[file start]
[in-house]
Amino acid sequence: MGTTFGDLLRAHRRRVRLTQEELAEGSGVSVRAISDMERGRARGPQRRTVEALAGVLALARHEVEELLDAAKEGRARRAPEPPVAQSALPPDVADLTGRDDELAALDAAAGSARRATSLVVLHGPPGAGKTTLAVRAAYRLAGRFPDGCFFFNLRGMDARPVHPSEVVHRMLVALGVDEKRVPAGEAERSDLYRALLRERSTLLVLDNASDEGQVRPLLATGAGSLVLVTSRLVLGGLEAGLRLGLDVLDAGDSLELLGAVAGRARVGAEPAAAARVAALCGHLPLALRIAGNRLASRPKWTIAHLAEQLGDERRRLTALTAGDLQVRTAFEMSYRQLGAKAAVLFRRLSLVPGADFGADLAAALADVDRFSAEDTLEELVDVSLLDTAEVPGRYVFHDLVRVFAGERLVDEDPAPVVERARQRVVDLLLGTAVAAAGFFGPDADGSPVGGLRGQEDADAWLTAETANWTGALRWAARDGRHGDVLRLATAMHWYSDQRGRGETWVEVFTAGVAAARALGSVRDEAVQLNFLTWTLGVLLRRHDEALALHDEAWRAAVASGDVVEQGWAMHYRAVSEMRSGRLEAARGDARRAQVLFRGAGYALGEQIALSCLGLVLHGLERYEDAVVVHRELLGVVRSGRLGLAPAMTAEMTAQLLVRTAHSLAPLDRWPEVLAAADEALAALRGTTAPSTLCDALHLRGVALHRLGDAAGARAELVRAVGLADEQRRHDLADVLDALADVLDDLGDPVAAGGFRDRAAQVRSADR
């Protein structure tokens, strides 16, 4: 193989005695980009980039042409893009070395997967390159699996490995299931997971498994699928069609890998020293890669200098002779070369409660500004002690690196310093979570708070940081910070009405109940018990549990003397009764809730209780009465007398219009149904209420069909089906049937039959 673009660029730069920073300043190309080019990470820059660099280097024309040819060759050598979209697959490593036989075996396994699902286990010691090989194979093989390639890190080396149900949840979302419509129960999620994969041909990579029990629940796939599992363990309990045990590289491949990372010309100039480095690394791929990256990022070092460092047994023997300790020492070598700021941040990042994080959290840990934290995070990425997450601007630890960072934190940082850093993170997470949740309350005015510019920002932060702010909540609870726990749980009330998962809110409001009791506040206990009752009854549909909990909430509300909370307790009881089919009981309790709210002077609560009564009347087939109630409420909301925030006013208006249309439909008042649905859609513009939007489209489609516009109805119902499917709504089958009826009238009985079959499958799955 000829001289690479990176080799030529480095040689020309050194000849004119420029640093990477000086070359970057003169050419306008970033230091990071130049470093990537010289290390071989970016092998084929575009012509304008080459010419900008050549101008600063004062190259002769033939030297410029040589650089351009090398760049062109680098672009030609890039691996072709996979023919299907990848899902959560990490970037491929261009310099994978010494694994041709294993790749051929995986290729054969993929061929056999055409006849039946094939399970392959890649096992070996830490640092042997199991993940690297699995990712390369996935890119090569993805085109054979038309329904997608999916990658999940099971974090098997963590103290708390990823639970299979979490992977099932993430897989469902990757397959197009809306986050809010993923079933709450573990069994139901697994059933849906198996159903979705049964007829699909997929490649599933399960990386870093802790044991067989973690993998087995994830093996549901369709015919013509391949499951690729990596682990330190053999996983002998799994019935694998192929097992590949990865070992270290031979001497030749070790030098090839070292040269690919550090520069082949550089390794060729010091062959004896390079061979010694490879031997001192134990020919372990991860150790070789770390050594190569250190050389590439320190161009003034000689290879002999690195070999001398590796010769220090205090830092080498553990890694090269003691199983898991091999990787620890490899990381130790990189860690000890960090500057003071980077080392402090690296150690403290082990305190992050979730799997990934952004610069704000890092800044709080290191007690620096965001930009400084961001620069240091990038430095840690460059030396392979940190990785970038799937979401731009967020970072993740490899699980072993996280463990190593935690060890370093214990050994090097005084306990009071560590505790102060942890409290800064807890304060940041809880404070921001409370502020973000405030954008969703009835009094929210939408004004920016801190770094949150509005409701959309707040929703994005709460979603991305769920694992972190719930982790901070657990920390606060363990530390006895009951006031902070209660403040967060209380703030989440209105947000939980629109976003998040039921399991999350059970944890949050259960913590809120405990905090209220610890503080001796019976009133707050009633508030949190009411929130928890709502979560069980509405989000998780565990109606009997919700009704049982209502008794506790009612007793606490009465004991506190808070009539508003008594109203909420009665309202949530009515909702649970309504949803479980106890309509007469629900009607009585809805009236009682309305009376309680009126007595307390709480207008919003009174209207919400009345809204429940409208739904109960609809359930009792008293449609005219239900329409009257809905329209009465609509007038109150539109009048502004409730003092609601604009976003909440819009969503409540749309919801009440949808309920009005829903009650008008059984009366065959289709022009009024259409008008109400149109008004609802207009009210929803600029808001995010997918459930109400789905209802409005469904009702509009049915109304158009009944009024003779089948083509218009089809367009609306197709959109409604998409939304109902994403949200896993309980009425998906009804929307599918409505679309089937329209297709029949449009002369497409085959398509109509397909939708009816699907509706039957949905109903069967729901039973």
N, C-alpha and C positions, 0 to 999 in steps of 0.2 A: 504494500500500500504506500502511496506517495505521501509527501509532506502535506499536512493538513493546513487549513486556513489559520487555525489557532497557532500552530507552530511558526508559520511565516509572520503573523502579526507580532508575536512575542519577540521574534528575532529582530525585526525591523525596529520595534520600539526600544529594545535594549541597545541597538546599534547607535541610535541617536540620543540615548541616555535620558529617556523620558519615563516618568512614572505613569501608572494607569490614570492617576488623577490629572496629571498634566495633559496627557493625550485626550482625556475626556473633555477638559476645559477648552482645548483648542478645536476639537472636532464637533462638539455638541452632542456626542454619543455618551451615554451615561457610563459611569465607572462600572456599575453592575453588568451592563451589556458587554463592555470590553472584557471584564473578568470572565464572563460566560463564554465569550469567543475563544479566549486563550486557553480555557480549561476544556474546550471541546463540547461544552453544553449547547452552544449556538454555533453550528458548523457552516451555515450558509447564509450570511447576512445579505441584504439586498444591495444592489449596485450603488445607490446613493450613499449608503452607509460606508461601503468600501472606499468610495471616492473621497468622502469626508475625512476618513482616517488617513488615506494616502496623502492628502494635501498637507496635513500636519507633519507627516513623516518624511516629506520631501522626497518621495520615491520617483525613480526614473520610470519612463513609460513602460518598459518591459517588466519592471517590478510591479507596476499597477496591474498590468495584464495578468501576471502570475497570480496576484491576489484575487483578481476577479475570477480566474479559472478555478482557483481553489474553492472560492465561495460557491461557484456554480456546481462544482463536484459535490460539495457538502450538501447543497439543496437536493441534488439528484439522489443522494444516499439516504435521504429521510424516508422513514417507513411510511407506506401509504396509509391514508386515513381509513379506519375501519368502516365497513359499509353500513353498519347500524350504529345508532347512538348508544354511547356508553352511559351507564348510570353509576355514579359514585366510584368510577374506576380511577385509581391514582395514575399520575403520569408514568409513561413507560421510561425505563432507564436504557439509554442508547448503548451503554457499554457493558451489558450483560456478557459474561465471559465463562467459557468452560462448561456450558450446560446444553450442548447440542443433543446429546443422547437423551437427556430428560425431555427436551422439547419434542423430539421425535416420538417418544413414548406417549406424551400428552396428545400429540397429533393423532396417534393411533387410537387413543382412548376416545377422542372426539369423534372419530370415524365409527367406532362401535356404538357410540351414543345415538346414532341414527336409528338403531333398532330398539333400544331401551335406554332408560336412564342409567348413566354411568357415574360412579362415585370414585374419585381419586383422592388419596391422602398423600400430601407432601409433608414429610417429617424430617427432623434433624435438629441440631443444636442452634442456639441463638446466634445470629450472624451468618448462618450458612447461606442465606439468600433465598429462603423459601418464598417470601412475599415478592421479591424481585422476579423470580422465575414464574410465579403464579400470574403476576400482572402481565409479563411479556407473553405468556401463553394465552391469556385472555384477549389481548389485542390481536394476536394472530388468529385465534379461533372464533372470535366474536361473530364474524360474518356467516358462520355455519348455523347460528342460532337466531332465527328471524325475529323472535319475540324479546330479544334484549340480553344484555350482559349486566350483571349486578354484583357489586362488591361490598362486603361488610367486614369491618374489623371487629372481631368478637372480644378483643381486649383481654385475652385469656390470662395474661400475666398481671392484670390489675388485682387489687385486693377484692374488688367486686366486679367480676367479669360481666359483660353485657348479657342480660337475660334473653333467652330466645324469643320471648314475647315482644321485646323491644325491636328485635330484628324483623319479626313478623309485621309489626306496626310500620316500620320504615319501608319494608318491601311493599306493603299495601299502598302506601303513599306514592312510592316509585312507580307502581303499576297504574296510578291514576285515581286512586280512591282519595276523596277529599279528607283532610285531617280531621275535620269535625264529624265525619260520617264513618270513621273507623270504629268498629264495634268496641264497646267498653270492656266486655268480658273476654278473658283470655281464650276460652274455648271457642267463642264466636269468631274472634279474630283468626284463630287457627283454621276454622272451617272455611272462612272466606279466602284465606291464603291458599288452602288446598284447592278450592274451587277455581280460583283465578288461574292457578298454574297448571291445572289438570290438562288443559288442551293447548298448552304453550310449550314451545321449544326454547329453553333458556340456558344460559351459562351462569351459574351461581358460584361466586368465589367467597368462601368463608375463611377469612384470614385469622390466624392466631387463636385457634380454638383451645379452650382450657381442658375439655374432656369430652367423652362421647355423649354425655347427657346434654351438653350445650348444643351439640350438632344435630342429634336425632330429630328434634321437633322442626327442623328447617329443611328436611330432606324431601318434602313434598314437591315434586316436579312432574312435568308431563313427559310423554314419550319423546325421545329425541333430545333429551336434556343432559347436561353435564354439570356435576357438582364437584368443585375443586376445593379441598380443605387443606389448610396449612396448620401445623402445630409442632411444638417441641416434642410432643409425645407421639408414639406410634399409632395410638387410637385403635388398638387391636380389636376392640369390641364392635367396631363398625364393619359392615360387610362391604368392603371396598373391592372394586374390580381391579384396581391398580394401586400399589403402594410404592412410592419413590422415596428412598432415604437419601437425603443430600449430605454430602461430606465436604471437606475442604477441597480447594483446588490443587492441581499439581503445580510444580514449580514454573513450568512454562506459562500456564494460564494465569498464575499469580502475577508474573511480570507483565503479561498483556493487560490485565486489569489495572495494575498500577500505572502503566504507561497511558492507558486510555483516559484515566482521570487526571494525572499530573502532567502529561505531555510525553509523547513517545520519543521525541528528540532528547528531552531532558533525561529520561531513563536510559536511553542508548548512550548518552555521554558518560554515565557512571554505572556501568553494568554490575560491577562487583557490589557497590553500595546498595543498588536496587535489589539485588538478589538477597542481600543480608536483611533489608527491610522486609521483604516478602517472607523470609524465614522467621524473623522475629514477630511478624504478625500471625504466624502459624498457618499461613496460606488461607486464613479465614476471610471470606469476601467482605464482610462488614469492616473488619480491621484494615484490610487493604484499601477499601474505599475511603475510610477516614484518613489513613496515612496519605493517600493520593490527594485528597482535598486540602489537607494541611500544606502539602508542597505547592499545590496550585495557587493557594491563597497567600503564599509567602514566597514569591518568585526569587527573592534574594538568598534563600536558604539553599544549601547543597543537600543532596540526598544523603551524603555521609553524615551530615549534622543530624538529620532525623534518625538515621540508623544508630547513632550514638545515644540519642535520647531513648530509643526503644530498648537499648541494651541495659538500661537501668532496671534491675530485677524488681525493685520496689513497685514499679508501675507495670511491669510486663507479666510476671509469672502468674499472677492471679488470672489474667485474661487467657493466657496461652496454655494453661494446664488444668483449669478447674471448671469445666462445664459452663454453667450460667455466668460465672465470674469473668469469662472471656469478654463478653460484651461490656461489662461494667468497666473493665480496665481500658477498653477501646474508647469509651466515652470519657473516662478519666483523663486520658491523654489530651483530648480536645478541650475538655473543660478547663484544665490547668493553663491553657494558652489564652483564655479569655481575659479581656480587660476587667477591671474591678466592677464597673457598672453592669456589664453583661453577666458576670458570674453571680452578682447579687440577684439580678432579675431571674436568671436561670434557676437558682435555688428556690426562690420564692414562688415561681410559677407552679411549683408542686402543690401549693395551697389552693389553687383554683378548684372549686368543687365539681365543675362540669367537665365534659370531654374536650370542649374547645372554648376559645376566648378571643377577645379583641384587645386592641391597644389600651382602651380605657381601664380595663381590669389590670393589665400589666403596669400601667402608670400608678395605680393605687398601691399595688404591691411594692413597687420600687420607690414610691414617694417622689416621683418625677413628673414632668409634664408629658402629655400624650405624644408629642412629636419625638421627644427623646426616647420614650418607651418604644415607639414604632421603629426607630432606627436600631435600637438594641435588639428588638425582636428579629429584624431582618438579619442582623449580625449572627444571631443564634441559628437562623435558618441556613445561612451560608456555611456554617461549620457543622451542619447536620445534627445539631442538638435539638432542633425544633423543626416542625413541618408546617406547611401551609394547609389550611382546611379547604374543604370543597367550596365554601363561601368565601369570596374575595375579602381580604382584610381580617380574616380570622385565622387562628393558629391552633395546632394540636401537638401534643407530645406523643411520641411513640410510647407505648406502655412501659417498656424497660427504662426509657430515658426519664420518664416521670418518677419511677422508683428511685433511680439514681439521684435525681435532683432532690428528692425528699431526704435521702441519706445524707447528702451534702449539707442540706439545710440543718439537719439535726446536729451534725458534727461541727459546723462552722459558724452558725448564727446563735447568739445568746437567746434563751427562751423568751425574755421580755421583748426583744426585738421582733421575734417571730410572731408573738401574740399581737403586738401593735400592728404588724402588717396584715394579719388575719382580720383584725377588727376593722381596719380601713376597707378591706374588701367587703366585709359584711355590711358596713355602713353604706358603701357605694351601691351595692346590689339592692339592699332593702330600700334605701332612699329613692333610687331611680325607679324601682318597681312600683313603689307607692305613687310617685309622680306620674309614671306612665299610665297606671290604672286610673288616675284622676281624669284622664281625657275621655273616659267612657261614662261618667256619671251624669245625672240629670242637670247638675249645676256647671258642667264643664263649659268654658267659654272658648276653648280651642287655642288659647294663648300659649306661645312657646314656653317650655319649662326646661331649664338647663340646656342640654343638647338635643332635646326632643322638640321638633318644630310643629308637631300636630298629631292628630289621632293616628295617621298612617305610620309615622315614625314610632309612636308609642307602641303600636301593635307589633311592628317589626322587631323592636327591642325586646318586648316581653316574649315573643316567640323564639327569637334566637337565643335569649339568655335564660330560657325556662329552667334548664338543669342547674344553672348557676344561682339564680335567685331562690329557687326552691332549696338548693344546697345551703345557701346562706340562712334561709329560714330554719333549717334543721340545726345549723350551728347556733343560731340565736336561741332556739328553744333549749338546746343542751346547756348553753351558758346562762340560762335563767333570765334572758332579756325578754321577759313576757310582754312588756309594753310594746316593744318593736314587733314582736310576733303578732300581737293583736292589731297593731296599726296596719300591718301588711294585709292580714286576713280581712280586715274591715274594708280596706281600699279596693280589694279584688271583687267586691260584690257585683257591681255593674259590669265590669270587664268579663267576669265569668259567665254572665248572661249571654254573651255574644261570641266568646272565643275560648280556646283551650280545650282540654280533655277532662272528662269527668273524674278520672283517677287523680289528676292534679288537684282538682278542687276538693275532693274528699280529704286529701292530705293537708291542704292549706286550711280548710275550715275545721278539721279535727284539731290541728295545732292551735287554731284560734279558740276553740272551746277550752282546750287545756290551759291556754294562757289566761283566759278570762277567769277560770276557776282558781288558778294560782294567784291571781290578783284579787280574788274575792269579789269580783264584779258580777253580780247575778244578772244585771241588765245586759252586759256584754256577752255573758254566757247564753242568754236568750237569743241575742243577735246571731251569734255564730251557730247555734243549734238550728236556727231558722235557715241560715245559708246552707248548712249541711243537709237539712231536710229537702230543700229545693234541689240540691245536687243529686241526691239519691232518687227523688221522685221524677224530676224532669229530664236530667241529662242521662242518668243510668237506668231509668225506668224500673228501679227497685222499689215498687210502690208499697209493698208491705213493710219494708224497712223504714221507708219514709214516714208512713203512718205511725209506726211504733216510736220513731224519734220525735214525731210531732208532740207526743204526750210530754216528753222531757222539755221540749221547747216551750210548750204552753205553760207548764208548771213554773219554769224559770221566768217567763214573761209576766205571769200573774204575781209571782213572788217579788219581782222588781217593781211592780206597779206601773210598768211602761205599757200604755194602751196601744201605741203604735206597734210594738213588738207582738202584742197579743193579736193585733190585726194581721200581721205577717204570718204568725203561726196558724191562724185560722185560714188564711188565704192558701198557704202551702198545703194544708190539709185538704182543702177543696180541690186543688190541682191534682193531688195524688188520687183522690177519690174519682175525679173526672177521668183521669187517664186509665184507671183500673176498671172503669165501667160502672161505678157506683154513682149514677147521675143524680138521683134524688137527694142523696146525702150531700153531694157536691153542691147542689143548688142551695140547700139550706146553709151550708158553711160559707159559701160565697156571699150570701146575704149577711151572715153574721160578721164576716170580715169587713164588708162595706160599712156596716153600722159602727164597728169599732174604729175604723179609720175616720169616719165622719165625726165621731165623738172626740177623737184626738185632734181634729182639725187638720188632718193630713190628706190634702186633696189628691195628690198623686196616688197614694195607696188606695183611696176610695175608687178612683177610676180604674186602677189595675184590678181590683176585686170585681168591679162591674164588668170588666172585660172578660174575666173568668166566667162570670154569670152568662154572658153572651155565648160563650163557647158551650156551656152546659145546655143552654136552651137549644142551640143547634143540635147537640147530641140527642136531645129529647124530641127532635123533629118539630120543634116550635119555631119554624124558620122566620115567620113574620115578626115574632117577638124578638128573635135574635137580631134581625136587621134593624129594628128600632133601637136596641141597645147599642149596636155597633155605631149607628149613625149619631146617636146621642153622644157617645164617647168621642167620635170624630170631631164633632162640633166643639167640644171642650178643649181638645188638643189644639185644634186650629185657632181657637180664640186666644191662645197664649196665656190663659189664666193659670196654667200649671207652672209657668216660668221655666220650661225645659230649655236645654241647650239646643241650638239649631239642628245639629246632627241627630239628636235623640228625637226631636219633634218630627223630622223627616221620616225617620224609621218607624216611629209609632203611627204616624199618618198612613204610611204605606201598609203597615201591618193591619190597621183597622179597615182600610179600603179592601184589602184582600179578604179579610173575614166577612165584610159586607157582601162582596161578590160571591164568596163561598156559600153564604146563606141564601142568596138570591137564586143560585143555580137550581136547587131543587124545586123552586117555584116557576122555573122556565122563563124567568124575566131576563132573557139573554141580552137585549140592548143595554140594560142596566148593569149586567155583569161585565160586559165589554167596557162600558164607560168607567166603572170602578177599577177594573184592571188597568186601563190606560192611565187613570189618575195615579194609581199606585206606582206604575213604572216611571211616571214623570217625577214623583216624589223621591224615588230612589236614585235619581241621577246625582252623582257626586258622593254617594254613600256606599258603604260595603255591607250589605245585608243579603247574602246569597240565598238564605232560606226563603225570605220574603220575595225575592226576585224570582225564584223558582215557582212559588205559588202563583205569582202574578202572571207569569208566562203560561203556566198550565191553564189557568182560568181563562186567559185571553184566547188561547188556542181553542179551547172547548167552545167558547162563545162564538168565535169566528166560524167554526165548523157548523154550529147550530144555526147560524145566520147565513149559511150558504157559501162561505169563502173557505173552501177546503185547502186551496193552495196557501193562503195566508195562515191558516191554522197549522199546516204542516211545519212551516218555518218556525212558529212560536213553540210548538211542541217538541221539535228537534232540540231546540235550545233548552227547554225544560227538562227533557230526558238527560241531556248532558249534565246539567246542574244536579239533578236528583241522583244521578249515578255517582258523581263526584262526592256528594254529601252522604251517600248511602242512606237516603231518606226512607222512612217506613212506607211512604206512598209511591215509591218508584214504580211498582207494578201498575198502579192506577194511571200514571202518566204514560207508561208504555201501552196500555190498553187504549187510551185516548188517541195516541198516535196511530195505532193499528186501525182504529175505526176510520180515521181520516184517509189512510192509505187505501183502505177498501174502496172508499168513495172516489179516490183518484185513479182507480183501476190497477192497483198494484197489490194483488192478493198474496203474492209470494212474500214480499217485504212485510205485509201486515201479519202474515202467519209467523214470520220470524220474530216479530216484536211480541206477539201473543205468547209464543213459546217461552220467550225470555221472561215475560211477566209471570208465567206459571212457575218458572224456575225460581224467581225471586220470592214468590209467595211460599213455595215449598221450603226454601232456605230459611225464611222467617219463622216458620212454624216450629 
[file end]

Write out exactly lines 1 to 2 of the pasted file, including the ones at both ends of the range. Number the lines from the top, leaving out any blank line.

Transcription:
[in-house]
Amino acid sequence: MGTTFGDLLRAHRRRVRLTQEELAEGSGVSVRAISDMERGRARGPQRRTVEALAGVLALARHEVEELLDAAKEGRARRAPEPPVAQSALPPDVADLTGRDDELAALDAAAGSARRATSLVVLHGPPGAGKTTLAVRAAYRLAGRFPDGCFFFNLRGMDARPVHPSEVVHRMLVALGVDEKRVPAGEAERSDLYRALLRERSTLLVLDNASDEGQVRPLLATGAGSLVLVTSRLVLGGLEAGLRLGLDVLDAGDSLELLGAVAGRARVGAEPAAAARVAALCGHLPLALRIAGNRLASRPKWTIAHLAEQLGDERRRLTALTAGDLQVRTAFEMSYRQLGAKAAVLFRRLSLVPGADFGADLAAALADVDRFSAEDTLEELVDVSLLDTAEVPGRYVFHDLVRVFAGERLVDEDPAPVVERARQRVVDLLLGTAVAAAGFFGPDADGSPVGGLRGQEDADAWLTAETANWTGALRWAARDGRHGDVLRLATAMHWYSDQRGRGETWVEVFTAGVAAARALGSVRDEAVQLNFLTWTLGVLLRRHDEALALHDEAWRAAVASGDVVEQGWAMHYRAVSEMRSGRLEAARGDARRAQVLFRGAGYALGEQIALSCLGLVLHGLERYEDAVVVHRELLGVVRSGRLGLAPAMTAEMTAQLLVRTAHSLAPLDRWPEVLAAADEALAALRGTTAPSTLCDALHLRGVALHRLGDAAGARAELVRAVGLADEQRRHDLADVLDALADVLDDLGDPVAAGGFRDRAAQVRSADR